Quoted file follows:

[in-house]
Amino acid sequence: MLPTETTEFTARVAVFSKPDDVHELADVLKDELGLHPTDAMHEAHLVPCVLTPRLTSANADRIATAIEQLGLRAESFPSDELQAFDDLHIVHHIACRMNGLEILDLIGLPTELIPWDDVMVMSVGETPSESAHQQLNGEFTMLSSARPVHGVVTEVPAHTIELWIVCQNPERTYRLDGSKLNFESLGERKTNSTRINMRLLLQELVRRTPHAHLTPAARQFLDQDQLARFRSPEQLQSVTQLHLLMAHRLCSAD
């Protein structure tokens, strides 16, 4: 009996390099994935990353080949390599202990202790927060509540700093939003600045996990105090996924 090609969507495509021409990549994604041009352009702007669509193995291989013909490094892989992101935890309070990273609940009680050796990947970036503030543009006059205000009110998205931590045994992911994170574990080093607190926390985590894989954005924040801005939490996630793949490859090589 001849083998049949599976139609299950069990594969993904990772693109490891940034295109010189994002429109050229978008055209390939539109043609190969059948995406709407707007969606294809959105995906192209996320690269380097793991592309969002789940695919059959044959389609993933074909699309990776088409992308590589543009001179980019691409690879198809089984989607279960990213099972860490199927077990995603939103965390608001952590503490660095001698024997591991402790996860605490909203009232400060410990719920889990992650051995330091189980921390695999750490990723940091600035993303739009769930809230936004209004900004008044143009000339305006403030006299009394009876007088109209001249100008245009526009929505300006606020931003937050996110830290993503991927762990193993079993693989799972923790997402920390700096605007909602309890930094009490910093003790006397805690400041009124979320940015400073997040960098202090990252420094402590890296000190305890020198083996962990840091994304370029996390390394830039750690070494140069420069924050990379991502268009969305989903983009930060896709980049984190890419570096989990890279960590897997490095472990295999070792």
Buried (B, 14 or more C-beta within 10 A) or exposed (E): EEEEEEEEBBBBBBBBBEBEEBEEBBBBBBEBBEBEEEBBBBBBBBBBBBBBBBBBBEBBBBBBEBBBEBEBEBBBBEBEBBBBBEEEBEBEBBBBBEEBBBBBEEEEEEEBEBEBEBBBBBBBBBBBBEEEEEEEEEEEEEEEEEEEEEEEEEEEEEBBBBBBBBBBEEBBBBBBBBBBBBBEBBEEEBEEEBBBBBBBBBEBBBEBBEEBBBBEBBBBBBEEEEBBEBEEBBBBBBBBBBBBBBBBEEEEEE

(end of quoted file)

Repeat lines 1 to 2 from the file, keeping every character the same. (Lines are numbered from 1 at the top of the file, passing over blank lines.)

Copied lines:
[in-house]
Amino acid sequence: MLPTETTEFTARVAVFSKPDDVHELADVLKDELGLHPTDAMHEAHLVPCVLTPRLTSANADRIATAIEQLGLRAESFPSDELQAFDDLHIVHHIACRMNGLEILDLIGLPTELIPWDDVMVMSVGETPSESAHQQLNGEFTMLSSARPVHGVVTEVPAHTIELWIVCQNPERTYRLDGSKLNFESLGERKTNSTRINMRLLLQELVRRTPHAHLTPAARQFLDQDQLARFRSPEQLQSVTQLHLLMAHRLCSAD